Please also be aware that, after packaging, construction is the second largest user of plastics, where critical products include plastic pipe systems for both drinking water and drainage.
It is also crucial that waste management companies and recyclers continue to operate, not only to deal with the waste but to provide the much needed recycled material (the raw materials manufacturers producing in the UK can only meet approximately 50% of current overall demand).
Clearly as the situation moves forward, maintaining food, water and medical supplies will be crucial, as well as the maintenance of communications and energy distribution systems.
We urge the government to evaluate the consequences of closing key sites and to recognise that plastic manufacturers are part of the critical infrastructure of the UK.
Philip Law, Director General of British Plastics Federation
Published on bpf.co.uk
Plastics Trade Body Publishes First Study of Coronavirus Impact on UK Manufacturing
The British Plastics Federation (BPF) has surveyed its members to learn exactly how the coronavirus pandemic is affecting the plastics industry within the UK.
With 127 BPF members responding in just a few hours, the results provide an accurate picture of the UK’s third largest manufacturing sector at this unprecedented time.
Following a request from the UK government, the survey asked companies if they could potentially use their facilities to provide products and services that could be used by the NHS or the government to help fight the coronavirus.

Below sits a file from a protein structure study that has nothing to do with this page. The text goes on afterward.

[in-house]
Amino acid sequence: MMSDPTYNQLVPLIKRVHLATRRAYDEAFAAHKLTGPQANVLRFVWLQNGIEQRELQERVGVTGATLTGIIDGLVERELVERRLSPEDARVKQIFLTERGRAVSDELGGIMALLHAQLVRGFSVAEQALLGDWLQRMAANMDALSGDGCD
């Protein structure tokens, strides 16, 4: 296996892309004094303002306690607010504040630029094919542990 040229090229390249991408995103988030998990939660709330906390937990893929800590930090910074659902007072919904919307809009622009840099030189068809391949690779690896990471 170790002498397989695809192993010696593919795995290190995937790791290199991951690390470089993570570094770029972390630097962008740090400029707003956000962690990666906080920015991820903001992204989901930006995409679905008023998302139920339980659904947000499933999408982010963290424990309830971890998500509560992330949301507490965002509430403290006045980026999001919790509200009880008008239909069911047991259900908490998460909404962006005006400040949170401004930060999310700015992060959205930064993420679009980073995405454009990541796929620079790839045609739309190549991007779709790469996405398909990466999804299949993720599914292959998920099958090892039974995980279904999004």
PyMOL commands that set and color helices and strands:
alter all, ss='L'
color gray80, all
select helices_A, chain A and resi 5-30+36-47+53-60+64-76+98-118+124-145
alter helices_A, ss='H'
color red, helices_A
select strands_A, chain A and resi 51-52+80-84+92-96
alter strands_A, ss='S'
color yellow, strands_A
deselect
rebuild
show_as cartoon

Nearly a third of plastic companies said they could assist and their details have been passed on by the BPF.
Almost 80% of the companies surveyed expected a drop in turnover over the next six months, with 98% of those expressing concern over the coronavirus’s impact on business operations.
Almost 90% of responders said they expected the coronavirus to impact their supply chains over the next three months, while more than half stated that the coronavirus had impacted their staff’s ability to work.
Across the entire industry, 25% of the workforce could potentially work from home. Amongst plastics processors that number falls to 18%.
British Plastics Federation Director General Philip Law comments:
“I wrote to the government yesterday to explain why the plastics industry should be classified as a key part of the national infrastructure and that many of its workers and their skills are critical in the production of much needed products. It comes as no surprise that our members and our industry are expecting major challenges in the weeks and months ahead. This survey demonstrates that the plastics industry is a crucial, strategic industry playing a pivotal role in national security and in ensuring we as a country can effectively fight the coronavirus. We urge the government to provide the essential support to keep manufacturers and their supply chains in operation, so the nation can be safely fed, professionally cared for and that vital infrastructure, such as drainage and waste management is supported.”
The BPF has also created a COVID-19 webpage, which includes a guide for manufacturers intended to help limit the spread of the virus, alongside useful information from BEIS and Public Health England.
Published on bpf.co.uk